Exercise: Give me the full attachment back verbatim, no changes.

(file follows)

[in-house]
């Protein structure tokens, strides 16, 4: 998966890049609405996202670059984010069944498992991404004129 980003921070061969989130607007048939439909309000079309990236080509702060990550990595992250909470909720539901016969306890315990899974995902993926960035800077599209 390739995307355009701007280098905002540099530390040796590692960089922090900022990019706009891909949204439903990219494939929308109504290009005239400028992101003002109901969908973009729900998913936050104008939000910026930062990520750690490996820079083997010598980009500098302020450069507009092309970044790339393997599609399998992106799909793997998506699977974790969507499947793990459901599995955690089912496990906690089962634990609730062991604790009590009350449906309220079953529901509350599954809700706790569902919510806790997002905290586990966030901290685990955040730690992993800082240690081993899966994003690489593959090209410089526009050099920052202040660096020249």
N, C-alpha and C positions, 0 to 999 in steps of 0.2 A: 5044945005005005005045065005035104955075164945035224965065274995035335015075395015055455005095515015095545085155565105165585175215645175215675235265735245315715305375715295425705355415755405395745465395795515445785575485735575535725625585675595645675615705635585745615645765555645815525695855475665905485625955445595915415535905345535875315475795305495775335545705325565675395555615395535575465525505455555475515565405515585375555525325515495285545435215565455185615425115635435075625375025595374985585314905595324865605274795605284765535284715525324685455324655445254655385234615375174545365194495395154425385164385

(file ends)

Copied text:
[in-house]
């Protein structure tokens, strides 16, 4: 998966890049609405996202670059984010069944498992991404004129 980003921070061969989130607007048939439909309000079309990236080509702060990550990595992250909470909720539901016969306890315990899974995902993926960035800077599209 390739995307355009701007280098905002540099530390040796590692960089922090900022990019706009891909949204439903990219494939929308109504290009005239400028992101003002109901969908973009729900998913936050104008939000910026930062990520750690490996820079083997010598980009500098302020450069507009092309970044790339393997599609399998992106799909793997998506699977974790969507499947793990459901599995955690089912496990906690089962634990609730062991604790009590009350449906309220079953529901509350599954809700706790569902919510806790997002905290586990966030901290685990955040730690992993800082240690081993899966994003690489593959090209410089526009050099920052202040660096020249």
N, C-alpha and C positions, 0 to 999 in steps of 0.2 A: 5044945005005005005045065005035104955075164945035224965065274995035335015075395015055455005095515015095545085155565105165585175215645175215675235265735245315715305375715295425705355415755405395745465395795515445785575485735575535725625585675595645675615705635585745615645765555645815525695855475665905485625955445595915415535905345535875315475795305495775335545705325565675395555615395535575465525505455555475515565405515585375555525325515495285545435215565455185615425115635435075625375025595374985585314905595324865605274795605284765535284715525324685455324655445254655385234615375174545365194495395154425385164385